Emerging Leaders – Dr Alex Blower: Working Class Boys

Resource type:

In this episode of our Emerging Leaders podcast, we speak to founder of Boys’ Impact and Cumberland Lodge Fellowship alum Dr Alex Blower. We discuss his background, the obstacles he had to overcome, and his work now, empowering working class boys.

You can find out more about our work to help young people develop ethical leadership skills here.

You can subscribe to Cumberland Lodge’s podcasts on Apple PodcastsSpotifySoundCloud, and other major podcast platforms.

Episode transcript

00:00 – 00:32

Munny Purba (MP)

How can we empower young men from working class backgrounds to be more involved in campaigns for change? In this episode, Dr Alex Blower, founder of Boys’ Impact, considers the structural barriers at play, particularly around educational opportunity.

Prof Melissa Butcher (MB)

Alex, thank you so much for your time today.

Dr Alex Blower (AB)

No problem. Thank you for having me.

MB

Alex, what was your motivation for becoming involved in these debates around the educational outcomes for boys in the UK?

00:32 – 01:04

AB

To be honest, Melissa, a lot of it was due to… initially due to my own experiences. I’m from a town originally in the West Midlands that doesn’t have too much in the way of educational opportunities. I had a bit of a bumpy ride in compulsory education myself for a lot of reasons and through more luck than anything else, I ended up in a position where at eighteen years old I attended university to study drama and there were lots of people in my local area for whom that that wasn’t the case.

01:04 – 01:39

AB

And a lot of them were young men who encountered a range of different challenges and barriers to accessing educational opportunity and through working firstly in a hostel for homeless young people when I left university, but then later for universities and educational outreach teams slowly I developed more and more of an understanding surrounding why that might be the case and also the deep seated structural issues that were related to those challenges being entrenched and reproduced across generations.

01:39 – 02:13

AB

So in 2016, I was lucky enough to start my doctoral research, which was in education and inequality, with a specific view to how those structural conditions can influence boys future in education and work.

MB

What are some of those structural barriers that young people face in this country, Alex?

AB

So socio-economic inequality is a significant one at that is incredibly well documented in regards to a lot of outcomes, not just related to education, but also health, employment and a whole host besides.

02:13 – 02:40

AB

But what I was particularly interested in was that the intersections with gender within that as well, and the role that masculinity and perhaps masculine expectations played to influence or shape the ways that young men interacted with each other, but also how they engaged with education and their future past that in terms of their lives and relationships.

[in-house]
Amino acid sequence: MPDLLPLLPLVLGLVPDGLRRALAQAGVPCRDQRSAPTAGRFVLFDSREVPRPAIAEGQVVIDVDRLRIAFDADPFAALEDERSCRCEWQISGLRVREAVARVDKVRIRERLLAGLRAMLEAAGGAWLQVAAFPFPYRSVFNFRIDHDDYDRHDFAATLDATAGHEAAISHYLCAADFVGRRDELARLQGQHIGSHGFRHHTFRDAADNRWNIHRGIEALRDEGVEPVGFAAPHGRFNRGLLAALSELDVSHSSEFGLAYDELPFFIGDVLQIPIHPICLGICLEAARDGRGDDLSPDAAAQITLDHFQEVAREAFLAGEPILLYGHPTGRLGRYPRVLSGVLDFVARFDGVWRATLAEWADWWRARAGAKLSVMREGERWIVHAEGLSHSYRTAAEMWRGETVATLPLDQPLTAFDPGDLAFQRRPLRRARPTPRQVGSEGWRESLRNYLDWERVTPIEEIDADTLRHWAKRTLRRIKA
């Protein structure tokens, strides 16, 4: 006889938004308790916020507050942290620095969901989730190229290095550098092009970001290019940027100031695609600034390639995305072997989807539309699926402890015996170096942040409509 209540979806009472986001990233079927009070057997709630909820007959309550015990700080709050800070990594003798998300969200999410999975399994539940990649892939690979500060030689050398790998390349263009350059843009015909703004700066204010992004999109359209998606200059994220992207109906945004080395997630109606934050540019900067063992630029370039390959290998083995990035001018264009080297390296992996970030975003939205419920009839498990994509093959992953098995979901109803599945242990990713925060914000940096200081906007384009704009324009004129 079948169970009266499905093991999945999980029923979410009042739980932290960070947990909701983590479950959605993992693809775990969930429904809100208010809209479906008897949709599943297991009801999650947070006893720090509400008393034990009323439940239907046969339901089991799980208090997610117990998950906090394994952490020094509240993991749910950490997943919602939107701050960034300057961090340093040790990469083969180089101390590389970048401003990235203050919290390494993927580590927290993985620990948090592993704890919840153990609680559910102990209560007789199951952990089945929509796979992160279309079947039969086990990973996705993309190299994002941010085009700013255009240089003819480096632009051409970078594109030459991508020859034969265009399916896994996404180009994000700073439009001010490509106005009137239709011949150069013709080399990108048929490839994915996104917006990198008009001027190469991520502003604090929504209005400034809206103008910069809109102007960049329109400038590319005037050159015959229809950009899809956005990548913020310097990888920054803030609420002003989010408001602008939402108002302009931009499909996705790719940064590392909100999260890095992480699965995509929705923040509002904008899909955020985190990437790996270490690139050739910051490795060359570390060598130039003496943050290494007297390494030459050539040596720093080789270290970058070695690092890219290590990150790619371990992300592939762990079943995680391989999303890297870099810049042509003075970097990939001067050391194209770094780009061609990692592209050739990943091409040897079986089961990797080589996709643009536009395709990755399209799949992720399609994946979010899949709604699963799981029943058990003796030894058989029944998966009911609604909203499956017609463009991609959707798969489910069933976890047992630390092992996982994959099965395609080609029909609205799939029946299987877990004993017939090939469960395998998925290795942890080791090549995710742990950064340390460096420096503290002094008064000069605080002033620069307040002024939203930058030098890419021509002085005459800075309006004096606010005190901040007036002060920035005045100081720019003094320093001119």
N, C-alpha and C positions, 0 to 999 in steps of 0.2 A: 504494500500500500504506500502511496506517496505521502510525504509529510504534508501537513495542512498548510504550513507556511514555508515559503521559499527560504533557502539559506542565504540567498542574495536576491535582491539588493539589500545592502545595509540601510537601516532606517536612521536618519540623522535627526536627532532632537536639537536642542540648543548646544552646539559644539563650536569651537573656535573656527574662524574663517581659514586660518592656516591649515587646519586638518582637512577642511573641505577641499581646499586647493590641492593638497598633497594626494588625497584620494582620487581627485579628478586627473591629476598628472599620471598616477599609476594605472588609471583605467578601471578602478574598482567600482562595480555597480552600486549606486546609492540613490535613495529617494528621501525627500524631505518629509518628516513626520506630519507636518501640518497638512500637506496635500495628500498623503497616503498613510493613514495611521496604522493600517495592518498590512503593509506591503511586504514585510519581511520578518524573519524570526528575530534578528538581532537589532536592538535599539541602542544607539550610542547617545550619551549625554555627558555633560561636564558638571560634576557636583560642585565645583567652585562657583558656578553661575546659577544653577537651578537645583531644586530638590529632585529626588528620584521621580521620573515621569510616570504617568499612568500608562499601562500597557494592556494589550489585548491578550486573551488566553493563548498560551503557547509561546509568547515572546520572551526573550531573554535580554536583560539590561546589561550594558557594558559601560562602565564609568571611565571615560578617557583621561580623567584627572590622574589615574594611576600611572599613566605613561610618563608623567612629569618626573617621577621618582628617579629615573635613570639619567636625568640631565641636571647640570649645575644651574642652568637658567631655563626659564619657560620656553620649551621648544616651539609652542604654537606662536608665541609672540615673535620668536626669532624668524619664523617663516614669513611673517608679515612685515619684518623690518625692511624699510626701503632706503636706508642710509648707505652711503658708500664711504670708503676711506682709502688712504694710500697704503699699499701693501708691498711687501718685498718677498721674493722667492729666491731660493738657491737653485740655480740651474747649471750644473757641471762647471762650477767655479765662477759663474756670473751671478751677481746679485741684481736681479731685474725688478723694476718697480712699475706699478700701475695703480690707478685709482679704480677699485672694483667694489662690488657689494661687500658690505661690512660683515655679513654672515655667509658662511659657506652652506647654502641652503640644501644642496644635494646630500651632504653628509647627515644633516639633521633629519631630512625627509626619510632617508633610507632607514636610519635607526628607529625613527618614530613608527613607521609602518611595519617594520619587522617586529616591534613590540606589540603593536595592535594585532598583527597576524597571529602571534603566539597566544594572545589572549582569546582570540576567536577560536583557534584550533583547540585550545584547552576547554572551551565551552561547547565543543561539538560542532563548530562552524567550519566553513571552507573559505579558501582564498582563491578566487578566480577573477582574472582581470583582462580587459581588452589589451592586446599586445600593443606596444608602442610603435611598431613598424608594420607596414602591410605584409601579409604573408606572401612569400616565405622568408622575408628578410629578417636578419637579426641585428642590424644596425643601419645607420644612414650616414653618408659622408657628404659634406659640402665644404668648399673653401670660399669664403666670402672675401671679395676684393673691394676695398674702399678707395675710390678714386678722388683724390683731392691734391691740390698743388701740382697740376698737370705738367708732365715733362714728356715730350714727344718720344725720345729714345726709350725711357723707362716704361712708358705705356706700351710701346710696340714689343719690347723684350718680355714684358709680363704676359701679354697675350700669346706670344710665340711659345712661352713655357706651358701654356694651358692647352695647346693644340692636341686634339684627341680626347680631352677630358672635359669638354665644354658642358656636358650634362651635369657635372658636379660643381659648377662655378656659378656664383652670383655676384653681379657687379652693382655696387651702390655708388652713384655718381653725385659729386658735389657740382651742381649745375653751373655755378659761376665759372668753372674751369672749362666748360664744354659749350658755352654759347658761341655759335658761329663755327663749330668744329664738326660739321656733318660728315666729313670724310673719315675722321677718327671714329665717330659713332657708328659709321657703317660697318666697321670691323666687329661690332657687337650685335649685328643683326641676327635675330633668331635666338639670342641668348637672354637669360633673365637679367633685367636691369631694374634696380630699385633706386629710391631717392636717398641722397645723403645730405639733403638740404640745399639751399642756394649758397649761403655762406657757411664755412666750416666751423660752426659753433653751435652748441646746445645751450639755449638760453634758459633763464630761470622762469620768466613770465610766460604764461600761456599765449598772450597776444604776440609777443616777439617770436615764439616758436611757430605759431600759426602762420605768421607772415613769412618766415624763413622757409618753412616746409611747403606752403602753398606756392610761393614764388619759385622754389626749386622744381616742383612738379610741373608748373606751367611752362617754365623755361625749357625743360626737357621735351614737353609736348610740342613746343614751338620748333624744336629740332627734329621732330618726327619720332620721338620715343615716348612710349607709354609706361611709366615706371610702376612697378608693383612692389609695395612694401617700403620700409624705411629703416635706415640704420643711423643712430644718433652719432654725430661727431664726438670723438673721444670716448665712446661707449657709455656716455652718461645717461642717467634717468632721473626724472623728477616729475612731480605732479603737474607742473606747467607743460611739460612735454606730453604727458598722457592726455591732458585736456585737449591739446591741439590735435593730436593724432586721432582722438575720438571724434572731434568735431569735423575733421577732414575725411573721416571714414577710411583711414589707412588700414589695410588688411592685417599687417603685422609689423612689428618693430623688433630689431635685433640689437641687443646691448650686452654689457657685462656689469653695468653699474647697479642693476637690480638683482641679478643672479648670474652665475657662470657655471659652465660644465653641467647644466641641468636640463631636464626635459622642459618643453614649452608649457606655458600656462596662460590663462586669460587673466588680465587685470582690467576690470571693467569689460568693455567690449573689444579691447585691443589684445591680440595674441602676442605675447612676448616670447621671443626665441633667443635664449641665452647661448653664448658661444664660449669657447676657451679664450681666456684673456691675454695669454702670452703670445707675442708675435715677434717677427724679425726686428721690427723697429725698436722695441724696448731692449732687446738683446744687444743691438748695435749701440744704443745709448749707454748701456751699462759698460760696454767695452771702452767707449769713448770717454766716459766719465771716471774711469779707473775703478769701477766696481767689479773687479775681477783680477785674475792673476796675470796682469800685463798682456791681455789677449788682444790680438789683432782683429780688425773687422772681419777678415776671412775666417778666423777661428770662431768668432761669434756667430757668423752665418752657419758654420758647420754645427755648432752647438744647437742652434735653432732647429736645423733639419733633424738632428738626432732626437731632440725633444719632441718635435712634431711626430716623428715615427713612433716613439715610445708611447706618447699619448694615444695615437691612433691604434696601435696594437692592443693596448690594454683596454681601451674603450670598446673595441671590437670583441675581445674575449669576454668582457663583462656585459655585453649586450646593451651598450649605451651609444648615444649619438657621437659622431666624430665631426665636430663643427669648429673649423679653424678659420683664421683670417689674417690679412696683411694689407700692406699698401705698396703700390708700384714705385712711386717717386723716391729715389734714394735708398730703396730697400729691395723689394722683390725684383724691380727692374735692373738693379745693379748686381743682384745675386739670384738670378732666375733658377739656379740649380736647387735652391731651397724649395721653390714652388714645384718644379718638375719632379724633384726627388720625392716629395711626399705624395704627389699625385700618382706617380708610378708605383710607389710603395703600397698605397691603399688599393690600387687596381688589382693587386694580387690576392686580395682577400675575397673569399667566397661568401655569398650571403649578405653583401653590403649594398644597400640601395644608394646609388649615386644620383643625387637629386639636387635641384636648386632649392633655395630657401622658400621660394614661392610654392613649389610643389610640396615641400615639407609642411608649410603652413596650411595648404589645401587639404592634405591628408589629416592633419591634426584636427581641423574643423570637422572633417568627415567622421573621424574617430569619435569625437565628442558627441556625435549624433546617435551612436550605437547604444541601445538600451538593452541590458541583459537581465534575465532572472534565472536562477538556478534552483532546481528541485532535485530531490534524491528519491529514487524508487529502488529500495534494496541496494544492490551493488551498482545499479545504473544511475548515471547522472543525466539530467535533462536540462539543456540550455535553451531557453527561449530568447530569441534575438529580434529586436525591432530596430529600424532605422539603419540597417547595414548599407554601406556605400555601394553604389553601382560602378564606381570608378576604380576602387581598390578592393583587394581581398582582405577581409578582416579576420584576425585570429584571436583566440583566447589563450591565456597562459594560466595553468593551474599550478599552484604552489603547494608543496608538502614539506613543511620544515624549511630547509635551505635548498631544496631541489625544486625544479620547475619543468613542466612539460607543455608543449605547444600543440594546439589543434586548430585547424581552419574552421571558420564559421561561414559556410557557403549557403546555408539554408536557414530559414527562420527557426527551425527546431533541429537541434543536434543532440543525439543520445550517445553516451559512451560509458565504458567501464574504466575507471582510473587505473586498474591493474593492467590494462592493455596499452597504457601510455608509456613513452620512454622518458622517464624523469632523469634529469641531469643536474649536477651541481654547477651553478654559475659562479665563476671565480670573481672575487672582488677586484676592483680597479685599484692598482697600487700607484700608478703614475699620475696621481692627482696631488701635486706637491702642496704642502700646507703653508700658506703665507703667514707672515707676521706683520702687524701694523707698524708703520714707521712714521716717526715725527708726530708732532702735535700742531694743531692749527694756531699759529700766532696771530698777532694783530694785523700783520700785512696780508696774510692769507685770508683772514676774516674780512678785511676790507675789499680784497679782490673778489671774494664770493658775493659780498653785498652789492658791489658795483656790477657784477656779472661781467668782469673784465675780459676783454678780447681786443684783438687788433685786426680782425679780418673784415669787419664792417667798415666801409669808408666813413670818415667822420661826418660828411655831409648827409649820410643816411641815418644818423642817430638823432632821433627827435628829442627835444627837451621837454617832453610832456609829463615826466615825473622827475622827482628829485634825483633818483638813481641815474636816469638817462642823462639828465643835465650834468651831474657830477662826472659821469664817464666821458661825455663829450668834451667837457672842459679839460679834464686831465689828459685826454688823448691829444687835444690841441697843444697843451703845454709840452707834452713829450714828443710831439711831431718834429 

MB

And you mentioned that, you know, you faced some of those barriers yourself.

02:40 – 03:05

MB

How did you overcome them?

AB

I was incredibly lucky. I think I was speaking to my mum a few weeks ago, actually, and she said to me, Alex, the best thing that ever happened to you was getting kicked out of school. The reason being that when I moved schools that the institution that I moved to was about six miles down the road in a very, very different area to my hometown.

03:05 – 03:27

AB

So one of the things that I did when I started working in widening participation and university outreach was using a government postcode profiler to look at higher education participation rates in my home postcode and the postcode of the school that I moved to. But my home town, the participation rates were about 18% of young people. And for the school that I moved to is about 64%.

03:27 – 03:51

AB

So arguably, you know, in a very basic way of looking at and I appreciate that, but I was over four times, three times sorry more likely to enter into higher education. Being at the school that I was at after I left my first school than the one in the home town that my friends continued to go to. And that just struck me as really, really unfair and made me quite angry, to be honest with you.

03:51 – 04:13

MB

So it really is still a postcode lottery in terms of educational outcomes?

AB

Yeah, absolutely. And I think with results of recent years with the pandemic, the cost of living crisis, then a lot of the issues related to socio-economic inequality that might be specific to certain geographic areas or postcode areas are becoming even more entrenched than they ever have been.

04:14 – 04:34

MB

How do you think more young men, particularly young men from lower socio-economic backgrounds, the young men that you work with, how can they be supported, do you think, to become more involved in leadership or in campaigns for change?

AB

I think for the young people and I’m reflecting on a project that we run at the university that I work at at the moment Arts University Bournemouth.

04:34 – 04:57

AB

And we run a project called Being a Boy. And the premise behind the project is that we use the tools at the university’s disposal, which are all of our creative subjects, for young men to engage in reflections about their own negotiations of identity and masculinity, both inside and outside of education. We do creative writing, we do dance, drama.

04:57 – 05:48

AB

There’s a fashion workshop as well. Where I’ve seen the most powerful impact on the young people or the most important conversations and reflections being unlocked has been in a space where the young man felt safe to express thoughts and opinions that perhaps in other spaces might elicit a negative reaction from peers or those that inhabited the space, but also within a space where their experiences as young men from their particular socio-economic circumstances, geographic areas were valued and celebrated in a real strengths-based approach that allowed them to articulate what parts of they in them they love and were particularly proud of.